Steve Chapman

How to lift Haitians out of misery is an enduring puzzle. U.S. intervention, undertaken periodically for nearly a century, hasn’t worked. Foreign aid, of which Haiti has gotten billions over the past 20 years, has failed. Left-wing despots haven’t led the way to salvation, and neither have right-wingers.

One of the poorest countries on Earth -- far poorer than even its communist neighbor, Cuba -- most of its people live on less than $2 a day. Two years ago, the Associated Press reported that in the slums, some people were often reduced to an unusual local staple: cookies made of salt, vegetable shortening and … dirt. They sold for a nickel apiece.

Haiti is also one of the worst-governed nations, with laws that are generally ineffectual and most power wielded by a few wealthy families, paramilitary groups, drug lords and other criminals. Barely a country, it is no more governable than, well, an earthquake.

A 2006 report by the National Academy of Public Administration noted, “The international donor community classifies Haiti as a fragile state -- the government cannot or will not deliver core functions to the majority of its people… Others have variously characterized Haiti as a nightmare, predator, collapsed, failed, failing, parasitic, kleptocratic, phantom, virtual or pariah state.” In short, it is a plague that dwarfs the worst natural disaster, even while it magnifies the destructive power of such events.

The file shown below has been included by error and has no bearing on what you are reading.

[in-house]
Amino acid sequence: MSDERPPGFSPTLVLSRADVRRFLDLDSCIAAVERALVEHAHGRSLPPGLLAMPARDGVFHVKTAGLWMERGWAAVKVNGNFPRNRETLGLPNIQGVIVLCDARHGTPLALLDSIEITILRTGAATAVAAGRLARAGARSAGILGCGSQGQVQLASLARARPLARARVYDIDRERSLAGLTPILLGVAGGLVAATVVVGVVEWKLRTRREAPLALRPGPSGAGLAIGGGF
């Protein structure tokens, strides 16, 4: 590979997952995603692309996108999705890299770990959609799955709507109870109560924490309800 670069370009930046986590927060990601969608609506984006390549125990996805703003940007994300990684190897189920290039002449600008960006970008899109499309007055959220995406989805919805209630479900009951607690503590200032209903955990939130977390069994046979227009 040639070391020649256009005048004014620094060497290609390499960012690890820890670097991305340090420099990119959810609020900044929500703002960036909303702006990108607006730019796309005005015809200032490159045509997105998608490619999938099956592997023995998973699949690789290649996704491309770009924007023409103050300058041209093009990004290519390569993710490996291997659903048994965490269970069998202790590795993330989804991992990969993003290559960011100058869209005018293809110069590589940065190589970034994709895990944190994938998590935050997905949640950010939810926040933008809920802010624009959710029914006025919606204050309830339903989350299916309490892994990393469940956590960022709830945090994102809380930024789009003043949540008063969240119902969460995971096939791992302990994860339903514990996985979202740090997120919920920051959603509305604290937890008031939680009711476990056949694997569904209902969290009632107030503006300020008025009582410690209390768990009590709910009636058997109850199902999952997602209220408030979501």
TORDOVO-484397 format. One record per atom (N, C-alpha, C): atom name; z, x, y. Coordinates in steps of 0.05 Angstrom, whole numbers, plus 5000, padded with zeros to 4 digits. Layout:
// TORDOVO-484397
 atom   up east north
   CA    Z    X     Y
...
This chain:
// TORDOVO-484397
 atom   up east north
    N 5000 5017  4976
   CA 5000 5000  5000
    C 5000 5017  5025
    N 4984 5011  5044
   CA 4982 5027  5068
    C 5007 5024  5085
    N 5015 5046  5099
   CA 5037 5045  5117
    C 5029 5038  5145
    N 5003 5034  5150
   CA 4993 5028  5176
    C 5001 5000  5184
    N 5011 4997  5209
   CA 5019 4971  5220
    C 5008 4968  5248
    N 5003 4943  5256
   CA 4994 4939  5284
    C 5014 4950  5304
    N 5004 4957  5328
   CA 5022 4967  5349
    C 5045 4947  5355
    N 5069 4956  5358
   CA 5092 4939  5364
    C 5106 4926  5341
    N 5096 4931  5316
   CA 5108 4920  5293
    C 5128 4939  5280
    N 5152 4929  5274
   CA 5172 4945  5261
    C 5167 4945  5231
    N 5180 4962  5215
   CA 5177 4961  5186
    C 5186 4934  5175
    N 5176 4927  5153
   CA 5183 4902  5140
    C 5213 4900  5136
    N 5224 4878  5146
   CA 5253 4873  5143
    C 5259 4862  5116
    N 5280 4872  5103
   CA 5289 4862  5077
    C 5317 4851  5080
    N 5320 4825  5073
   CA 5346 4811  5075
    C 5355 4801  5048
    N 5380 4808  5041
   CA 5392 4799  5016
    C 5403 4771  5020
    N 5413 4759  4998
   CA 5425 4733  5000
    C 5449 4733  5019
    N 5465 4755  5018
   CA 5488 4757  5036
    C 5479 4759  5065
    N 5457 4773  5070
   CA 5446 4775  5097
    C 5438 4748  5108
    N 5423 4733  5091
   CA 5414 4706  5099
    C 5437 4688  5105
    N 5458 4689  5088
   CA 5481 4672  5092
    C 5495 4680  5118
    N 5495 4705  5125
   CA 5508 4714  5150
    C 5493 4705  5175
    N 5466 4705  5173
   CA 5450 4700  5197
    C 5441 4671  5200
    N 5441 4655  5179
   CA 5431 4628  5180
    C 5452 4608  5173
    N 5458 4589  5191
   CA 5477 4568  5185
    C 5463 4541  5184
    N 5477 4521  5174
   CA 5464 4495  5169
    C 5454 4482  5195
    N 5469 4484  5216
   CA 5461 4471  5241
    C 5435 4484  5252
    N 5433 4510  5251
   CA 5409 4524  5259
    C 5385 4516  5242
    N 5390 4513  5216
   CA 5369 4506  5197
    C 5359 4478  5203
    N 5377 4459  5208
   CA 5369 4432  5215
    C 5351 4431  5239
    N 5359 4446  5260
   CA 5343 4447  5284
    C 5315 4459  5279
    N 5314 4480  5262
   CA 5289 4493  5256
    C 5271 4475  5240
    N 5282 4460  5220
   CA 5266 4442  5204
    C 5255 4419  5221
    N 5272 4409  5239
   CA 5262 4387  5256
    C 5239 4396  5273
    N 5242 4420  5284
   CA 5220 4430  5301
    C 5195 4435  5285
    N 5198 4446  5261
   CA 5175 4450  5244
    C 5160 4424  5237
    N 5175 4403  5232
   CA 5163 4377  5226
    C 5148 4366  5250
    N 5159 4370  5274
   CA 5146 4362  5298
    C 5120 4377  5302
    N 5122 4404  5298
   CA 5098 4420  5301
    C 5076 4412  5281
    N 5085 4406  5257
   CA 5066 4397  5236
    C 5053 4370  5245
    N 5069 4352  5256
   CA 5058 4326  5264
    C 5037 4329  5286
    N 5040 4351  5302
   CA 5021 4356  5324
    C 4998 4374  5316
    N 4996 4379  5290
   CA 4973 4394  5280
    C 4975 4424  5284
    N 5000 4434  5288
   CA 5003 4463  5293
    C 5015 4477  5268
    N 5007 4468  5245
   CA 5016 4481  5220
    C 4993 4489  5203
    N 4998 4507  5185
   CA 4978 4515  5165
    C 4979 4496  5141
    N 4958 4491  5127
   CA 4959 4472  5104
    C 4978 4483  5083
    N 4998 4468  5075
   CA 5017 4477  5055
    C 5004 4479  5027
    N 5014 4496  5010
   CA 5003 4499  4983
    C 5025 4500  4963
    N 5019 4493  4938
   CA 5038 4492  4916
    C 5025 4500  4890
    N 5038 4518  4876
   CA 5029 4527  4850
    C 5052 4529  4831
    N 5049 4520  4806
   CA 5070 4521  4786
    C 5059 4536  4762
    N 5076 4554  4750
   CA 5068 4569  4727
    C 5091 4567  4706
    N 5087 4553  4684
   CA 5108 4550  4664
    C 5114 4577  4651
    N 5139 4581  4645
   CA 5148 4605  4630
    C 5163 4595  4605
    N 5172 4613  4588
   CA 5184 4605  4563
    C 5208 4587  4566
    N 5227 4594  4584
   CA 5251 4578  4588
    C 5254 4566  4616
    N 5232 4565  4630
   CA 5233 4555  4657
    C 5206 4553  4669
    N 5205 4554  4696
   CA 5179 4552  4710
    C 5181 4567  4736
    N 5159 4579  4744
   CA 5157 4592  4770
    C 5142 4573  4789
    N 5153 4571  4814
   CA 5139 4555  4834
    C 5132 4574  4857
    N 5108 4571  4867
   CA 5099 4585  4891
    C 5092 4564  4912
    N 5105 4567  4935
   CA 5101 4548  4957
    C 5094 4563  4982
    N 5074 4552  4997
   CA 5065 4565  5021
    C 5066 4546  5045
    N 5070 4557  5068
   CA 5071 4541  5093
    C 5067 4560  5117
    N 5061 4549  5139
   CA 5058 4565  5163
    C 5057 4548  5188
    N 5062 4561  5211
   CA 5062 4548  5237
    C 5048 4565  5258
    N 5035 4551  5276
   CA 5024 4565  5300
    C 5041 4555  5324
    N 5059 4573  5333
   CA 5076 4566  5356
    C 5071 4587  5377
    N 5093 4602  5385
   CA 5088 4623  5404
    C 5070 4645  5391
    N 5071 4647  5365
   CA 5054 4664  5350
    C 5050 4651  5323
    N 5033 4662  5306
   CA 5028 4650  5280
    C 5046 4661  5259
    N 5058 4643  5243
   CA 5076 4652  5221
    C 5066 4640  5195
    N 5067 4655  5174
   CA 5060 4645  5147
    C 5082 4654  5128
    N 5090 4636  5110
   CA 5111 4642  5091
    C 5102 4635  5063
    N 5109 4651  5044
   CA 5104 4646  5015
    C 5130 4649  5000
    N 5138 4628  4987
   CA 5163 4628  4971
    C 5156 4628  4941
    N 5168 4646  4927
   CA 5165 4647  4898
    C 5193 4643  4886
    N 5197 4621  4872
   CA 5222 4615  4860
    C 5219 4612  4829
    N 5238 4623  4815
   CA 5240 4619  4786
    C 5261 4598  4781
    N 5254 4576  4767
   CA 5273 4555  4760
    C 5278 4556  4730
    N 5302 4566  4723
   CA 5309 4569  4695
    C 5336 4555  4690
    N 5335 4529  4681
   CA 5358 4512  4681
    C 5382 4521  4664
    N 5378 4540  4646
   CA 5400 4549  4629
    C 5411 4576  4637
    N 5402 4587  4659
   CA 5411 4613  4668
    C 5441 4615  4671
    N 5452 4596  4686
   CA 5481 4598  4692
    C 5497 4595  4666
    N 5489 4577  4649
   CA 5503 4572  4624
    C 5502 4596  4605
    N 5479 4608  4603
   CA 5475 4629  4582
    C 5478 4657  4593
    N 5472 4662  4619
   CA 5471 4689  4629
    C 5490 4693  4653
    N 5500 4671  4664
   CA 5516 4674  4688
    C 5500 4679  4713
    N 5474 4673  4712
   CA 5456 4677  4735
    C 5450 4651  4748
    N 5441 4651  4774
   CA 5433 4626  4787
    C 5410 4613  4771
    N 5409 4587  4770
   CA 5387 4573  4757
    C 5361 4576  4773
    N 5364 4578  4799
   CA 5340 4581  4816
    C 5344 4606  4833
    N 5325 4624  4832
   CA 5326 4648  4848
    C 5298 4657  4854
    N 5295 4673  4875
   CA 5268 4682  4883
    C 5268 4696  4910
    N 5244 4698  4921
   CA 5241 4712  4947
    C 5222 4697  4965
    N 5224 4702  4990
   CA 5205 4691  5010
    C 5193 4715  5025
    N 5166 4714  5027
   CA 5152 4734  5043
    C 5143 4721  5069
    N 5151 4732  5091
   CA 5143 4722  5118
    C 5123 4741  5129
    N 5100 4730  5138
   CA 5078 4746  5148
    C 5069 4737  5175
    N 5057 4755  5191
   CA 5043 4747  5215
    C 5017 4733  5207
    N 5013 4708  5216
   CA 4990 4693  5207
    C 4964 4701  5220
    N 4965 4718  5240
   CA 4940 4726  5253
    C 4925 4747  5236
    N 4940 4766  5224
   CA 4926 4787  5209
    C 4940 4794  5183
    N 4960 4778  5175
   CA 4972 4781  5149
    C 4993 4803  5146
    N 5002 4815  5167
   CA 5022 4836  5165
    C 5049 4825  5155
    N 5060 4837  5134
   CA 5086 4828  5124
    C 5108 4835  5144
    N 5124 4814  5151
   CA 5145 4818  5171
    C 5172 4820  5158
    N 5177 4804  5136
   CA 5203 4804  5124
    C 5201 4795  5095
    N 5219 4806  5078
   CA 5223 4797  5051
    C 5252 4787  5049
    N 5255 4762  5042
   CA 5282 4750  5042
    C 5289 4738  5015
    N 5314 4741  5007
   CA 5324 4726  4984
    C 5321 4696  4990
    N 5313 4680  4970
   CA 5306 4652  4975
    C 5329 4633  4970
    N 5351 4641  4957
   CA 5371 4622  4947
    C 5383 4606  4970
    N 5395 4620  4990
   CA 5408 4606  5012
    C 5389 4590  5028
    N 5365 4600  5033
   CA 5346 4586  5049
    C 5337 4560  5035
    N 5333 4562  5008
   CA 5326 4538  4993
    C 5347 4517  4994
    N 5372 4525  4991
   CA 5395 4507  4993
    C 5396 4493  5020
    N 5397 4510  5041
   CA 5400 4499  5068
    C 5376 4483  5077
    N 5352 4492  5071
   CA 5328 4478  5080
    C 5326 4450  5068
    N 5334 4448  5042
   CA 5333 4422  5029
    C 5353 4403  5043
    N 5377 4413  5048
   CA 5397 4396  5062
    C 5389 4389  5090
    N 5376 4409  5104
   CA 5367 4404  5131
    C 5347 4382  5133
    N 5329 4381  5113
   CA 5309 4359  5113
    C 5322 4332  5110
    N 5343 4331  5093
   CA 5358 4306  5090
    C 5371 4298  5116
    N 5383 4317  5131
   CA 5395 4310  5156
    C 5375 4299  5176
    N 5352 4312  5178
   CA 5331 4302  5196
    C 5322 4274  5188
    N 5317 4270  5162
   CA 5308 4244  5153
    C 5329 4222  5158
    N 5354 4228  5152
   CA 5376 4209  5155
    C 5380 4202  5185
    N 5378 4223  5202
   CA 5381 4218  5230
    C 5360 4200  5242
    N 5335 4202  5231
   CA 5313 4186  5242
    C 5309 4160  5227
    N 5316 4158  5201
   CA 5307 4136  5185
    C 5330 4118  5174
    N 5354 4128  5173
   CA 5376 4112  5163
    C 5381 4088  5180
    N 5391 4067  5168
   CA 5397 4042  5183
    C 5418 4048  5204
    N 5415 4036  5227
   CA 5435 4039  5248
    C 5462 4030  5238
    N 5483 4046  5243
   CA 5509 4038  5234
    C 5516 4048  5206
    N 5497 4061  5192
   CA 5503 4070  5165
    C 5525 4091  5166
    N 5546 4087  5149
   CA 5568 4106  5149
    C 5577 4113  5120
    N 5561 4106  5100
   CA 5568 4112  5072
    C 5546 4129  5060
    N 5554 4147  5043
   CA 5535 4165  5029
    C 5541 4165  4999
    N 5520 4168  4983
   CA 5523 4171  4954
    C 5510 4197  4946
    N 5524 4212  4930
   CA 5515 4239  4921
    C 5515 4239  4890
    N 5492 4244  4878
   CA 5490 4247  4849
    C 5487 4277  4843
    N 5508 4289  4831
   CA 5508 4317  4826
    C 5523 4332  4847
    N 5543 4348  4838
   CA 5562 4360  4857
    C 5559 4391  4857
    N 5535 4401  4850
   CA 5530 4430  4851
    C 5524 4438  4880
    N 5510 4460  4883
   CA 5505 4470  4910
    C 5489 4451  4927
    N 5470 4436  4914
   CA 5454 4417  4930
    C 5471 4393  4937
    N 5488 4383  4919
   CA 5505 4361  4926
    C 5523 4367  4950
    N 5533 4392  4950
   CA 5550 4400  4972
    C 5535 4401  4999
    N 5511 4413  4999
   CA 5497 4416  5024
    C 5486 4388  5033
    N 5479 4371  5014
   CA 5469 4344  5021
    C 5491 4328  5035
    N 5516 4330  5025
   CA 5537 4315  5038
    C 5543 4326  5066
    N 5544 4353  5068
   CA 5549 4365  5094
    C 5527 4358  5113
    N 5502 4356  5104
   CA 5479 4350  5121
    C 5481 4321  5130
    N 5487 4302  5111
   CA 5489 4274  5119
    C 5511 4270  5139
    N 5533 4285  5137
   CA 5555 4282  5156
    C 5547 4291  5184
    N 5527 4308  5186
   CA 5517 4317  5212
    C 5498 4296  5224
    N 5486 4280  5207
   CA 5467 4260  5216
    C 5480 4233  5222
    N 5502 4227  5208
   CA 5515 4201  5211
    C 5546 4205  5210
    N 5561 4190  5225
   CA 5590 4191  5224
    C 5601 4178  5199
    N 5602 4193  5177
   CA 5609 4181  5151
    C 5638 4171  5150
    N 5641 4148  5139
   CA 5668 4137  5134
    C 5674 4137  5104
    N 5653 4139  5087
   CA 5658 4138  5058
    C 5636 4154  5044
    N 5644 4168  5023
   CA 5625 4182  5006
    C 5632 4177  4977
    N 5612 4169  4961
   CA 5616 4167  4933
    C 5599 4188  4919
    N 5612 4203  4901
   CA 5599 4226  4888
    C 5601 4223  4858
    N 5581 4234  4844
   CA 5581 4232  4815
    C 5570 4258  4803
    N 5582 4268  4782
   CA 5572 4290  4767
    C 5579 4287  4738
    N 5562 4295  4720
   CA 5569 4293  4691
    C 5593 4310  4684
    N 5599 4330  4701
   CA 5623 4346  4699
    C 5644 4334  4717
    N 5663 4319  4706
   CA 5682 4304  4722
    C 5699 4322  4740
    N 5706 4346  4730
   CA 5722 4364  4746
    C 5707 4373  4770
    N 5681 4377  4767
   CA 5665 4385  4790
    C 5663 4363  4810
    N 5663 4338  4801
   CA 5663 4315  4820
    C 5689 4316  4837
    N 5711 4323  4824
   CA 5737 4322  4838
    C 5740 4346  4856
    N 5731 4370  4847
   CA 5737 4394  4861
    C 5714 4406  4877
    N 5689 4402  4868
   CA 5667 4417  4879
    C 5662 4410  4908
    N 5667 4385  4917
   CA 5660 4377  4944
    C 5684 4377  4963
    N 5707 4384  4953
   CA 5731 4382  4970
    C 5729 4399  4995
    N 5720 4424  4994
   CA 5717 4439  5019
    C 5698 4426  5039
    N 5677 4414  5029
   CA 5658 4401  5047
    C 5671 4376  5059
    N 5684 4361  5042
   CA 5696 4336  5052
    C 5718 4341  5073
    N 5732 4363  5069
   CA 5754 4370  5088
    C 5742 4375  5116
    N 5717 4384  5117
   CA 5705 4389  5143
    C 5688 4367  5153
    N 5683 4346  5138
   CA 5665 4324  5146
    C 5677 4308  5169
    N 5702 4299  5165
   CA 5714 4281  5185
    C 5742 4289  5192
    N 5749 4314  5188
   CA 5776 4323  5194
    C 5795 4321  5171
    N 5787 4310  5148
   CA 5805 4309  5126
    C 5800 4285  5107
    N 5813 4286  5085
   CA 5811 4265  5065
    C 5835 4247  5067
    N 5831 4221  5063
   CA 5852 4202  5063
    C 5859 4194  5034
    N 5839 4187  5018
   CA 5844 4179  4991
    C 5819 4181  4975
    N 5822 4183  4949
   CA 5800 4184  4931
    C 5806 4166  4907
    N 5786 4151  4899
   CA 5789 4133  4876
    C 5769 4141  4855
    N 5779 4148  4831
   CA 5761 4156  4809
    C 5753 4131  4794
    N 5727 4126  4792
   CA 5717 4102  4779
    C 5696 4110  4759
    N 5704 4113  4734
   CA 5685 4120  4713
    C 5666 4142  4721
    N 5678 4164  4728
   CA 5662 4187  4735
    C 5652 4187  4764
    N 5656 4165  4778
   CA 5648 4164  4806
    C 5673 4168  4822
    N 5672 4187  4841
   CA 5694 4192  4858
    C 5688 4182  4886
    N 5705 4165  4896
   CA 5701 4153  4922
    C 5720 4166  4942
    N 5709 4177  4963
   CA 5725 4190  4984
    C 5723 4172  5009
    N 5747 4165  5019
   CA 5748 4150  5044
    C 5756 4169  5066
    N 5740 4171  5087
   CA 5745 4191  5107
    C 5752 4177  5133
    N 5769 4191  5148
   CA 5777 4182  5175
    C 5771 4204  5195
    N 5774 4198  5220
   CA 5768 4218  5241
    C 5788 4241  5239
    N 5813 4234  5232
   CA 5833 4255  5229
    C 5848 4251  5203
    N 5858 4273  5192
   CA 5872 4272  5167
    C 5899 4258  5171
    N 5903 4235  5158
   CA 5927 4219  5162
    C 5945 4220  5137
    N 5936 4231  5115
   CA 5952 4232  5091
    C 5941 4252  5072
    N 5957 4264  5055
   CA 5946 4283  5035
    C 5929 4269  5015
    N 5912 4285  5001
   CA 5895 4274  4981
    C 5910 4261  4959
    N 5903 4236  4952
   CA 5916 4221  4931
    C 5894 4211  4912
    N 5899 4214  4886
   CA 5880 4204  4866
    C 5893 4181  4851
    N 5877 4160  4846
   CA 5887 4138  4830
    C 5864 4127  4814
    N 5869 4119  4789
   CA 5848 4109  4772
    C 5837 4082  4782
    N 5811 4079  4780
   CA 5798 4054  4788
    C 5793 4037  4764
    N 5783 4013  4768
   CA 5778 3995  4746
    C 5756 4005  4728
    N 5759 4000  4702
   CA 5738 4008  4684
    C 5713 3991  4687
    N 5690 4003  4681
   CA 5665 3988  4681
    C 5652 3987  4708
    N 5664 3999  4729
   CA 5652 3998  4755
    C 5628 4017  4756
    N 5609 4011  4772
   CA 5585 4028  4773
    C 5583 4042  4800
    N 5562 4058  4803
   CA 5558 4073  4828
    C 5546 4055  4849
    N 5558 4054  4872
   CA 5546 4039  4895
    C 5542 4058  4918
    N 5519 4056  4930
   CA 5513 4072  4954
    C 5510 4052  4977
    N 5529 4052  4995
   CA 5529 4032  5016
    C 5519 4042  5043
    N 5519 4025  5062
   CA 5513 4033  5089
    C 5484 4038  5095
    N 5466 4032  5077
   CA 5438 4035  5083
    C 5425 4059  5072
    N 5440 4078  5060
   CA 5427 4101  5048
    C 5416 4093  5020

This bleak condition should not really be blamed on the people who happen to have been born Haitian. They inherited a world they didn’t make and have only minimal capacity to change. That’s their misfortune. We did the same, with far happier results.

As Americans, our virtues are important, particularly in the long run. Haiti could benefit from cultivating them. But before we congratulate ourselves, we should remember that we owe our greatest debt to our immense good luck.


Steve Chapman

Steve Chapman is a columnist and editorial writer for the Chicago Tribune.
 

 
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